Leghorns Living Large

Leghorns Living Large
Leghorns Living Large

5 facts why this breed might be for you

If you’re not a chicken keeper, the name “Leghorn” will likely conjure up one image:

A large, I say, large outgoing rooster with a decided Southern drawl appearing on Saturday morning cartoons.

With apologies to the breed—and the Warner Bros. Looney Tunes animators—Leghorns have a storied history among chicken keepers and egg producers.

Today’s Leghorns are valued for their expected appearance—white, with a single or rose comb and red wattles—and for egg production.

Here are five facts to round out your Leghorn knowledge.

They’re Italian, really

The Leghorn breed actually originated as a feral landrace of birds in Tuscany in central Italy. The name, Leghorn, is probably a poor translation of the port from which they were first shipped, Livorno. In fact, upon being introduced in the U.S., they were known as “Livornese” chickens or “the Italian breed.”

According to the Livestock Conservancy, “In 1852, Captain Gates entered the harbor at Mystic, Conn., and arrived with the first importation of Leghorn chickens that were to be ancestors of today’s flocks.” There have been reports of birds imported from the region as early as the 1830s, but they may have died out before reaching the Leghorn’s acceptance in the marketplace.

They weren’t white

Today, and probably thanks in part to Looney Tunes, the most popular color for leghorns is white. But when they first arrived in the country, they were small and brown. Some sources indicate the breed was crossbred with Minorcas in England when it was introduced there—to produce a less spindly frame—and then returned to America, looking not only larger, but also with more colors.

Today, white Leghorns are the rule, but they also come in many colors including light and dark brown, buff, and stunning black!

Industry loves Leghorns

A Leghorn hen’s egg production sets her apart from other breeds. She can produce anywhere from 280 to 300 eggs per year—that’s up to five every week! Plus, she’ll do this for three or four years, when most commercial operations plan on only two years for a hen’s egg production.

Their eggs are white and often start out as large in size, moving to extra large as she ages.

Through the years, they have been bred to lay, but not to brood, so as mothers go, they are neglectful at best. If you keep yours outside, there’s no telling where she might lay, but it’s a sure bet you won’t find the Leghorn hen on top of it.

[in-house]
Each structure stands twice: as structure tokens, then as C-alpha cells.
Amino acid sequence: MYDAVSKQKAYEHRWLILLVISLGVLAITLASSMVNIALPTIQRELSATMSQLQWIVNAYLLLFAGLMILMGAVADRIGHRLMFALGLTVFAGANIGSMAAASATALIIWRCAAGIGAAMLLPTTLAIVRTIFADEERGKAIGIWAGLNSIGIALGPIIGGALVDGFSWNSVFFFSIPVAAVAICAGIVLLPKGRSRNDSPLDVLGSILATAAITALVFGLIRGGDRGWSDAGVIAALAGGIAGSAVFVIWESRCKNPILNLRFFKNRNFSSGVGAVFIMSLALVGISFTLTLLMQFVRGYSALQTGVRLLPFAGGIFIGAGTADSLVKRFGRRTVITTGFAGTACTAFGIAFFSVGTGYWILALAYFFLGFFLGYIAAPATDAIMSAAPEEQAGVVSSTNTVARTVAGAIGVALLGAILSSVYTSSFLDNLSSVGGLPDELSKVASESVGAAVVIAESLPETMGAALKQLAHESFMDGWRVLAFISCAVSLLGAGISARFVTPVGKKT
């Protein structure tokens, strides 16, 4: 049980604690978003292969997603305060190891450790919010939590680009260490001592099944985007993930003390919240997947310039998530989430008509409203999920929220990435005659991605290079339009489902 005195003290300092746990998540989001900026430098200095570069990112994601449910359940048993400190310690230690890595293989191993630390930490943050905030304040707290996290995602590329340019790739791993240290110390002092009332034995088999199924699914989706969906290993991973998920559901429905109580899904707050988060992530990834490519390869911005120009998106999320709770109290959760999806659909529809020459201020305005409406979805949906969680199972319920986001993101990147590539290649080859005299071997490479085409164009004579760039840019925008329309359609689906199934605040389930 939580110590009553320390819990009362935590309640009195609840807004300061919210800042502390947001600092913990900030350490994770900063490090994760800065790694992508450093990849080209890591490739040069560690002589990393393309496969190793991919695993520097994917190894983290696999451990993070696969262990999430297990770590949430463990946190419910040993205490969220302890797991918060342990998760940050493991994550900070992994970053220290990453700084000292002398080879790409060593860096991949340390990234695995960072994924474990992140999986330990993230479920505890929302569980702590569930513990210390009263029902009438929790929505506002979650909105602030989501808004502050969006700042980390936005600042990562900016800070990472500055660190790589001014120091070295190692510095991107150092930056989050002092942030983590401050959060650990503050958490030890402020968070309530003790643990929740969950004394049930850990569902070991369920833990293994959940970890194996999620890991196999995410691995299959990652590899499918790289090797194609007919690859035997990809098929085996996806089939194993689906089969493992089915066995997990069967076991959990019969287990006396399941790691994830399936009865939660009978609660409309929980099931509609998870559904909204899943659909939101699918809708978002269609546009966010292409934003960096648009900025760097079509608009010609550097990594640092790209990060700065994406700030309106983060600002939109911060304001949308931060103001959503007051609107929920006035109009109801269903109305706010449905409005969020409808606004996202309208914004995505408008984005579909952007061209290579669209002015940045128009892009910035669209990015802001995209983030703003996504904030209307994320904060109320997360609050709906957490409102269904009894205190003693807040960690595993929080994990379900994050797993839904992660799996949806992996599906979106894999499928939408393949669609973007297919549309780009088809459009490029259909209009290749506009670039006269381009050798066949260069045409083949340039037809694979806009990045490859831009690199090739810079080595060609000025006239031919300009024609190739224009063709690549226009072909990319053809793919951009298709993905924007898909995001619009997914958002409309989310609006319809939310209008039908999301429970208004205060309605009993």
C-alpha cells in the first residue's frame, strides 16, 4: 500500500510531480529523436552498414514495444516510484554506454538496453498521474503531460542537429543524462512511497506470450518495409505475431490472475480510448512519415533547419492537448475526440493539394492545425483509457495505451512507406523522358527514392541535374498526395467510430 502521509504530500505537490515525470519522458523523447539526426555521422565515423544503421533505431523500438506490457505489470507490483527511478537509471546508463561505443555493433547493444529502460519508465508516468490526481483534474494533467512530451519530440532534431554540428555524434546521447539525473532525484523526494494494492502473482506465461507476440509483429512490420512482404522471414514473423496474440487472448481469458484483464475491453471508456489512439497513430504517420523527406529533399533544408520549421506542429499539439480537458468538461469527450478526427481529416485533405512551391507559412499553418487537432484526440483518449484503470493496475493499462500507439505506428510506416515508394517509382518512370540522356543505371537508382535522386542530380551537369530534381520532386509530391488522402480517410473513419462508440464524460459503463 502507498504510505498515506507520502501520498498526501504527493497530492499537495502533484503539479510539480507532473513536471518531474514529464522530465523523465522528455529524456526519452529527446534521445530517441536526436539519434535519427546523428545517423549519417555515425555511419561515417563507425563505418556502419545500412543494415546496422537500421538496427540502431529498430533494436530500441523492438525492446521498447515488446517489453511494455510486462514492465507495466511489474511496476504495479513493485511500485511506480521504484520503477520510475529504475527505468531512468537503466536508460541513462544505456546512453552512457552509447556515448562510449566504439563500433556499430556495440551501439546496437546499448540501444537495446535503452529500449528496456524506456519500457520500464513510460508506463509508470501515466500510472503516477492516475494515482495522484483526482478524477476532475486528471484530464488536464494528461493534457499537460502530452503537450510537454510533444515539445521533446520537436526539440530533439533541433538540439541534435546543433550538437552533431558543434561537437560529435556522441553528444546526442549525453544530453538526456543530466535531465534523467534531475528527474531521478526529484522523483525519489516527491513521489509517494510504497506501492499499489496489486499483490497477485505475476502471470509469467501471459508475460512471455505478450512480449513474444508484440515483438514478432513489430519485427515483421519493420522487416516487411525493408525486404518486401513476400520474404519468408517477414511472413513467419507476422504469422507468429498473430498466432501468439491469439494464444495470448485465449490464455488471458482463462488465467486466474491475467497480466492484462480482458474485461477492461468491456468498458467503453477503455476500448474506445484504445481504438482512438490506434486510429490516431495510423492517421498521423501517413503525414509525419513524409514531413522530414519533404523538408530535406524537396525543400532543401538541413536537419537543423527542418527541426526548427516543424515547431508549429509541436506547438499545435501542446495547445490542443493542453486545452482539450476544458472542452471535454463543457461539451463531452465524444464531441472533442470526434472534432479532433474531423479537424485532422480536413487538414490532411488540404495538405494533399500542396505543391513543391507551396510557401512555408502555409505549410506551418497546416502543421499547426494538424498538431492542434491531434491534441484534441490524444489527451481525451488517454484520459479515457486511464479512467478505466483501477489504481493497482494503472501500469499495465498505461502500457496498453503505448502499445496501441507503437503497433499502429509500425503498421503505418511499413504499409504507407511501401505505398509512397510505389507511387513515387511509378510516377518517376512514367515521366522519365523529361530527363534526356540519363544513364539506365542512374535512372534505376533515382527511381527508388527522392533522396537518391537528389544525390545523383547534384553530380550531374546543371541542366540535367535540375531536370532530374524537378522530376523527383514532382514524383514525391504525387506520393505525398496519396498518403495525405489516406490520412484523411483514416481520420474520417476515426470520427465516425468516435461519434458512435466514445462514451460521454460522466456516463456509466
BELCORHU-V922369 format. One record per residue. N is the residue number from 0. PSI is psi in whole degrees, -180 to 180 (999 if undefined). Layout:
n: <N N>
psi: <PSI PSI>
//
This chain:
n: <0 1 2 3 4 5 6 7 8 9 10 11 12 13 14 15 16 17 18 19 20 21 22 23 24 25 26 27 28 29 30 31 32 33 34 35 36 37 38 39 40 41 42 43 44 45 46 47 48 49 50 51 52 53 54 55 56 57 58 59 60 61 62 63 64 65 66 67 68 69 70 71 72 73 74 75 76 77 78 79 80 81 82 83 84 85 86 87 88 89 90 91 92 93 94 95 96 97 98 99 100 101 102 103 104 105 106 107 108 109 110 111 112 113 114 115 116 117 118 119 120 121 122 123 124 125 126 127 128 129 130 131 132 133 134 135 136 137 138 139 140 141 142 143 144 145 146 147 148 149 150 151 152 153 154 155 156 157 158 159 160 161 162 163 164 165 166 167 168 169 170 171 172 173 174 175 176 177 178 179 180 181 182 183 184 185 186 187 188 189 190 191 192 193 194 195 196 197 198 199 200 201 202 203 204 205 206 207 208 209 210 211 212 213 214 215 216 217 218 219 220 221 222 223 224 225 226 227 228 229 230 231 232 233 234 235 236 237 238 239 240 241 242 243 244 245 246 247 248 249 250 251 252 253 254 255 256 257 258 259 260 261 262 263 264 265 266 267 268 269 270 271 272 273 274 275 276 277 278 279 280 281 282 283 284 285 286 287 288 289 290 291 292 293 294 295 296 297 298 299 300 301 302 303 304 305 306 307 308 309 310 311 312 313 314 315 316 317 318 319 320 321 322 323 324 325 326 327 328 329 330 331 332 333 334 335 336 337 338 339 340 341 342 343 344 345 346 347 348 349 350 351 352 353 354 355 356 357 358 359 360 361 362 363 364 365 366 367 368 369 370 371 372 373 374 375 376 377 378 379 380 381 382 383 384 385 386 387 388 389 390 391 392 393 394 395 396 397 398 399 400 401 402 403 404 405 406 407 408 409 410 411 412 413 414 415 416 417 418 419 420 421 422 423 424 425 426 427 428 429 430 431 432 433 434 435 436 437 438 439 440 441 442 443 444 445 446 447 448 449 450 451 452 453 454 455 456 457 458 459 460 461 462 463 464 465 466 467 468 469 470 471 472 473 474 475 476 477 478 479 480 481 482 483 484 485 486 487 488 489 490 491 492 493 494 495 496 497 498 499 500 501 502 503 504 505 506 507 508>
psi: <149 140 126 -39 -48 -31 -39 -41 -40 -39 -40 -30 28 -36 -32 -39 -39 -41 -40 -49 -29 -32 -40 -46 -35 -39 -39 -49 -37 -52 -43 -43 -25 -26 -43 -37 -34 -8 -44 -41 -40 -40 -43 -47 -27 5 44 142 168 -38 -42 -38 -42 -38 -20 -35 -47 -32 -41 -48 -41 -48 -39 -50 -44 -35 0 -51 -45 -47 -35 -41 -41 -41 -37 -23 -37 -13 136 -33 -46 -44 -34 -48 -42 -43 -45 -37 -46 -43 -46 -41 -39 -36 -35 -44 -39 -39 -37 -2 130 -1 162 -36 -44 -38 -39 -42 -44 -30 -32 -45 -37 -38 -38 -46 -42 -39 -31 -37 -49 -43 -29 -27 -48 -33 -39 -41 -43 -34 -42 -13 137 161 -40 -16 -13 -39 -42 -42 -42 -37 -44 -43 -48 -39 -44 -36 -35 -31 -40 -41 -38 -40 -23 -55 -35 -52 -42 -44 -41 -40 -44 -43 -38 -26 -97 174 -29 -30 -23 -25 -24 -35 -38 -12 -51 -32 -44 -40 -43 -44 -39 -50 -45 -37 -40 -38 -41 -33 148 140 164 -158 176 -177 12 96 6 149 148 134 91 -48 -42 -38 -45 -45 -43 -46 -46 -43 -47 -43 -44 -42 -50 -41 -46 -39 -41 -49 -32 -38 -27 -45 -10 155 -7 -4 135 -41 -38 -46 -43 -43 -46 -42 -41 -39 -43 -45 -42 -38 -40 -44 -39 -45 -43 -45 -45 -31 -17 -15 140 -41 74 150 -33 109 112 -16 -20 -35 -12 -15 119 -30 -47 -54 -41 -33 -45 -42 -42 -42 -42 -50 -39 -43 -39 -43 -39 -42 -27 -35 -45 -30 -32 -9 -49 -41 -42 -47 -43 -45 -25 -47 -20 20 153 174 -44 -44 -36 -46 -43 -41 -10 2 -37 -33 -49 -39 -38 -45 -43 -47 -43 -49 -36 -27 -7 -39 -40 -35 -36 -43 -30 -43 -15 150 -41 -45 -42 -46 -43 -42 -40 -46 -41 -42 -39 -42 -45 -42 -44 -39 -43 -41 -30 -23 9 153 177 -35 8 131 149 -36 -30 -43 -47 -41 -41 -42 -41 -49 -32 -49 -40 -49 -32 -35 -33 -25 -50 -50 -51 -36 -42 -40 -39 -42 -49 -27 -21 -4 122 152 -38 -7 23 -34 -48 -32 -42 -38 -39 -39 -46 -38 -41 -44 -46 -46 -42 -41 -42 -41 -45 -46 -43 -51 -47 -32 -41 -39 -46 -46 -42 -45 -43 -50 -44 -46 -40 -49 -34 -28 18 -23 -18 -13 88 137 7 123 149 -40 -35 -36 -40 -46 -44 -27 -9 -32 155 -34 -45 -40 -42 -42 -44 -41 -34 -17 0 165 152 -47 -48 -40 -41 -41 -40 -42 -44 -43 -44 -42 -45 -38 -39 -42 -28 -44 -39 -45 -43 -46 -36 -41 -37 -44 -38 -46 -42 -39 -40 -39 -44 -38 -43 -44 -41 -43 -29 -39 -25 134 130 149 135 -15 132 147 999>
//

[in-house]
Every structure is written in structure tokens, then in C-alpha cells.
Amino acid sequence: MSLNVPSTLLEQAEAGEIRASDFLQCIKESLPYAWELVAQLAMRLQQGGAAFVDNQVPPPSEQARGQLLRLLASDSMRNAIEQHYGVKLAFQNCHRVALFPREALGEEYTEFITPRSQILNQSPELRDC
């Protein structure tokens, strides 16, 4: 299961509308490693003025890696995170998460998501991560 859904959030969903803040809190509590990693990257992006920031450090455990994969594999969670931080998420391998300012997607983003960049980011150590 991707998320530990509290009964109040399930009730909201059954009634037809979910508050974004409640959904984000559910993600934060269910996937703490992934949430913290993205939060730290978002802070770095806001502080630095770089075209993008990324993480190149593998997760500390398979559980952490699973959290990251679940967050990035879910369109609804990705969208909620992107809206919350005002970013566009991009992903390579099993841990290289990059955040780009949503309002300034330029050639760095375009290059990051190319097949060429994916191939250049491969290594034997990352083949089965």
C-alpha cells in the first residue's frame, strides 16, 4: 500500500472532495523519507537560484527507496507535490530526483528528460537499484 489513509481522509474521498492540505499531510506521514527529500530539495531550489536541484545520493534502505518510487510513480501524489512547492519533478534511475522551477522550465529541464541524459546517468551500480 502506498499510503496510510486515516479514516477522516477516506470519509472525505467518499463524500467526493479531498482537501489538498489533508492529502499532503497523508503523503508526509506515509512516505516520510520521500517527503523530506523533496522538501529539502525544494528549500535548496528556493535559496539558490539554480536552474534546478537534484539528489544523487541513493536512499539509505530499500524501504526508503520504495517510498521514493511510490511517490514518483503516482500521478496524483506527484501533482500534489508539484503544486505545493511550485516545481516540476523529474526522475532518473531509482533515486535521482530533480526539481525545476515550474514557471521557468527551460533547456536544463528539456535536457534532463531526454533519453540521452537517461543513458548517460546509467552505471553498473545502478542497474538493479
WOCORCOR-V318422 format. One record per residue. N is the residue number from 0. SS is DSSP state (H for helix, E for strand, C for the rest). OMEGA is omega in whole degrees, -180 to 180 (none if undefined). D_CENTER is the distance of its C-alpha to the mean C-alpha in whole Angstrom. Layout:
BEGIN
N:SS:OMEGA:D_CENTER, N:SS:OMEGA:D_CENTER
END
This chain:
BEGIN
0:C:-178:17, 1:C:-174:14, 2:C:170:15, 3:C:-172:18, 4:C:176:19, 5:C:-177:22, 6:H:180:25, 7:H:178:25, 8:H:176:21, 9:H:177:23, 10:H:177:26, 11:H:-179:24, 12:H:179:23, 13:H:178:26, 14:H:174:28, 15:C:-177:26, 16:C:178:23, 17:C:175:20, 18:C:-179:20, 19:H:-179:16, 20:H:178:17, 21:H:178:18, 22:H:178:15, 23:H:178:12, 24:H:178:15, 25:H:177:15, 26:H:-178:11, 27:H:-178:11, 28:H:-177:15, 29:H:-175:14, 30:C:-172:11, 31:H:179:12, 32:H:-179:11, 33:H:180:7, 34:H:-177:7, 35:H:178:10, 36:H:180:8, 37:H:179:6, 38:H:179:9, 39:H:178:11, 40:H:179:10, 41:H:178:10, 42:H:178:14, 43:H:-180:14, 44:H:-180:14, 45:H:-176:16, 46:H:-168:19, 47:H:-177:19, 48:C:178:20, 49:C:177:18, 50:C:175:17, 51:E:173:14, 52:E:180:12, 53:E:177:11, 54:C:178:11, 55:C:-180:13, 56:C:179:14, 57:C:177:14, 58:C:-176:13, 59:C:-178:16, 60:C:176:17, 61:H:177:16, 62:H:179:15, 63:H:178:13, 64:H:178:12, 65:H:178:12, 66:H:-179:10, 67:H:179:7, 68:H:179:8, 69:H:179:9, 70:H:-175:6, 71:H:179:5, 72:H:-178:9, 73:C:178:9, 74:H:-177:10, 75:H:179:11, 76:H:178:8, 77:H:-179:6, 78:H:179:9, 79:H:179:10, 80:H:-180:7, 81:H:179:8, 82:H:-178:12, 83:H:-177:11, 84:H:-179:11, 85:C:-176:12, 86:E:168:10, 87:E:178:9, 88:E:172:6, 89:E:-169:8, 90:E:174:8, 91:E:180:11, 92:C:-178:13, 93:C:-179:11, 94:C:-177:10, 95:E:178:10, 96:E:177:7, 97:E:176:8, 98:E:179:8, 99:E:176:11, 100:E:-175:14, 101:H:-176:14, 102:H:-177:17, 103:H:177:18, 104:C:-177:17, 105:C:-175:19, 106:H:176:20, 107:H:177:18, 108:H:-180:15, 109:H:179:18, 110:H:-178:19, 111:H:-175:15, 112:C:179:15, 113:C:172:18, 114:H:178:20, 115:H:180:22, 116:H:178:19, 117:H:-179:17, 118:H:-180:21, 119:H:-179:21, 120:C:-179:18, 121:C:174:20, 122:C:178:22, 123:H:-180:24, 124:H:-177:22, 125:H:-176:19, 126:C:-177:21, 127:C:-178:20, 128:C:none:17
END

‘Dual-purpose’ might be generous

Remember that Leghorns were originally a high-energy landrace type of bird, and when they first came to domestication here, they were thought to be on the skinny side. Subsequent breeding has added some meat to a somewhat larger frame, but they generally are outproduced by other breeds.

On the other hand, they are excellent foragers, and can grow well if given enough natural feeding opportunities, so feed costs can be relatively low. Still, their strong suit is egg production, not putting meat on their bones.

Not a lap chicken

If you want to have a docile, human-loving pet chicken, the Leghorn is about as far from that as chickens get.

Leghorns tend to be a busy breed, scratching one second, then flying up to a branch or rafters the next, then foraging and looking for water afterward. While they respect humans for what we provide, most Leghorns are happiest by themselves.

Not only that, but Leghorns are among the most vocal chickens around. Hens will cluck and cackle all days, and the roosters, well, get ready for early-morning cock-a-doodle-doo every day. You might say that aside from breeding, roosters are best at crowing all day long.

Do keep that in mind as far as maintaining a self-sustaining coop of Leghorns—you have neighbors, you know.

So, are Leghorns right for you? Pay close attention to the attributes that this breed offers, and you’ll find they might fit in with the rest of your flock.

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